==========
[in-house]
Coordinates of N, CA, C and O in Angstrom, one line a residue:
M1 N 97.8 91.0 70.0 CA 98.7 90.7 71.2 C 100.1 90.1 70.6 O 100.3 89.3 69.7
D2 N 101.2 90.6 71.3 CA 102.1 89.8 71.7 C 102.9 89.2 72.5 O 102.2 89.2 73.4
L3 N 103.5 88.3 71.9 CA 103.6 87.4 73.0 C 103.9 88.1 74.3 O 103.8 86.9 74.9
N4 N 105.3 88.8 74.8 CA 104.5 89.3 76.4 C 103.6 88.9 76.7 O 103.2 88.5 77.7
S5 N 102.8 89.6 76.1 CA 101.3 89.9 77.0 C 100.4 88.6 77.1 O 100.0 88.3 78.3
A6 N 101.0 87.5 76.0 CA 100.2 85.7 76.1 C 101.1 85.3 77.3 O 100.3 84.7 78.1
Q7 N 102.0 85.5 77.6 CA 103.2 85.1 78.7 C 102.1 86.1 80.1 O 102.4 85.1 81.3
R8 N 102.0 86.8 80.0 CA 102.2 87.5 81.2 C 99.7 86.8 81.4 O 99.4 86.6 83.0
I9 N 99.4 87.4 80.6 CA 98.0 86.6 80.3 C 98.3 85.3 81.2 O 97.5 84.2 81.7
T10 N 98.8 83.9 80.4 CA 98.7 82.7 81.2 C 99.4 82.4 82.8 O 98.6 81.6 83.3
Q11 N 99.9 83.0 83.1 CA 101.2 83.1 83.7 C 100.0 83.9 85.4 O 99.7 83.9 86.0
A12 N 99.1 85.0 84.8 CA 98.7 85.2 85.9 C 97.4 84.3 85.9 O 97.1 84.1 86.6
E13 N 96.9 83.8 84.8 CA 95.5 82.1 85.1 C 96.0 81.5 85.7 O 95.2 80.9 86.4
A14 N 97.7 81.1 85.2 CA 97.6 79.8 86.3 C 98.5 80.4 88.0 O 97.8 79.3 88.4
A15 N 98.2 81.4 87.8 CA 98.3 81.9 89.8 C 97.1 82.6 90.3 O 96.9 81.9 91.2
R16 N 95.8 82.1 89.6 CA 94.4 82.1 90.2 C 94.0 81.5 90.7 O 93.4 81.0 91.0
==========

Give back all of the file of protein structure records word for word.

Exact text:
[in-house]
Coordinates of N, CA, C and O in Angstrom, one line a residue:
M1 N 97.8 91.0 70.0 CA 98.7 90.7 71.2 C 100.1 90.1 70.6 O 100.3 89.3 69.7
D2 N 101.2 90.6 71.3 CA 102.1 89.8 71.7 C 102.9 89.2 72.5 O 102.2 89.2 73.4
L3 N 103.5 88.3 71.9 CA 103.6 87.4 73.0 C 103.9 88.1 74.3 O 103.8 86.9 74.9
N4 N 105.3 88.8 74.8 CA 104.5 89.3 76.4 C 103.6 88.9 76.7 O 103.2 88.5 77.7
S5 N 102.8 89.6 76.1 CA 101.3 89.9 77.0 C 100.4 88.6 77.1 O 100.0 88.3 78.3
A6 N 101.0 87.5 76.0 CA 100.2 85.7 76.1 C 101.1 85.3 77.3 O 100.3 84.7 78.1
Q7 N 102.0 85.5 77.6 CA 103.2 85.1 78.7 C 102.1 86.1 80.1 O 102.4 85.1 81.3
R8 N 102.0 86.8 80.0 CA 102.2 87.5 81.2 C 99.7 86.8 81.4 O 99.4 86.6 83.0
I9 N 99.4 87.4 80.6 CA 98.0 86.6 80.3 C 98.3 85.3 81.2 O 97.5 84.2 81.7
T10 N 98.8 83.9 80.4 CA 98.7 82.7 81.2 C 99.4 82.4 82.8 O 98.6 81.6 83.3
Q11 N 99.9 83.0 83.1 CA 101.2 83.1 83.7 C 100.0 83.9 85.4 O 99.7 83.9 86.0
A12 N 99.1 85.0 84.8 CA 98.7 85.2 85.9 C 97.4 84.3 85.9 O 97.1 84.1 86.6
E13 N 96.9 83.8 84.8 CA 95.5 82.1 85.1 C 96.0 81.5 85.7 O 95.2 80.9 86.4
A14 N 97.7 81.1 85.2 CA 97.6 79.8 86.3 C 98.5 80.4 88.0 O 97.8 79.3 88.4
A15 N 98.2 81.4 87.8 CA 98.3 81.9 89.8 C 97.1 82.6 90.3 O 96.9 81.9 91.2
R16 N 95.8 82.1 89.6 CA 94.4 82.1 90.2 C 94.0 81.5 90.7 O 93.4 81.0 91.0